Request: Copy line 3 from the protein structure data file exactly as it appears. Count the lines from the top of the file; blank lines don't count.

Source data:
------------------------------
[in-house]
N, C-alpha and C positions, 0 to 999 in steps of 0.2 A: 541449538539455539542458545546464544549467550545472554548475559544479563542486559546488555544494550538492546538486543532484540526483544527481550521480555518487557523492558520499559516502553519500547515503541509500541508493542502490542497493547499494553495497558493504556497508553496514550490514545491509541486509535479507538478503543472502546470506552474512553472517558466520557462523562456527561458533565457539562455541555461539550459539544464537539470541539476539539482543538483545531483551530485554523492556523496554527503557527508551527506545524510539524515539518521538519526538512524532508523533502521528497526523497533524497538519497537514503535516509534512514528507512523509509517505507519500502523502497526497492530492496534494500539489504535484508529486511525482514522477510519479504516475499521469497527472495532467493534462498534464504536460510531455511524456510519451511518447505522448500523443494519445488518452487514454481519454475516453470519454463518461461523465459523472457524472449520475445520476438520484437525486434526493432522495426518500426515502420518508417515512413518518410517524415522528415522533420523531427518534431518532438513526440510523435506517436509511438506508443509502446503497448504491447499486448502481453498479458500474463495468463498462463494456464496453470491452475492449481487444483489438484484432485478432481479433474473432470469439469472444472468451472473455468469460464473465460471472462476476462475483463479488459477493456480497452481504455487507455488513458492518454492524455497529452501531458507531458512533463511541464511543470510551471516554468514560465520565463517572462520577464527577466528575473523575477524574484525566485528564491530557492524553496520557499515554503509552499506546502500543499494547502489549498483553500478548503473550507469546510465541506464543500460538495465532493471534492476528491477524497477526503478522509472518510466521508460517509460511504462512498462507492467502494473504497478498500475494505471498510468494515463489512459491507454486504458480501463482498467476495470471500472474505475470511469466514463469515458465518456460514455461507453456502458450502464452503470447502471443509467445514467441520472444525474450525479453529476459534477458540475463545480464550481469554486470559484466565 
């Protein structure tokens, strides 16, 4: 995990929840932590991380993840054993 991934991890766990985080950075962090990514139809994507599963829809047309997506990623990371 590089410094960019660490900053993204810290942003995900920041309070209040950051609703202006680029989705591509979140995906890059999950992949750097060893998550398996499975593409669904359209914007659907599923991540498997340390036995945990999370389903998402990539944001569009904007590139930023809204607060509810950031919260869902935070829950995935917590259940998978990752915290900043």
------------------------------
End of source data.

């Protein structure tokens, strides 16, 4: 995990929840932590991380993840054993 991934991890766990985080950075962090990514139809994507599963829809047309997506990623990371 590089410094960019660490900053993204810290942003995900920041309070209040950051609703202006680029989705591509979140995906890059999950992949750097060893998550398996499975593409669904359209914007659907599923991540498997340390036995945990999370389903998402990539944001569009904007590139930023809204607060509810950031919260869902935070829950995935917590259940998978990752915290900043």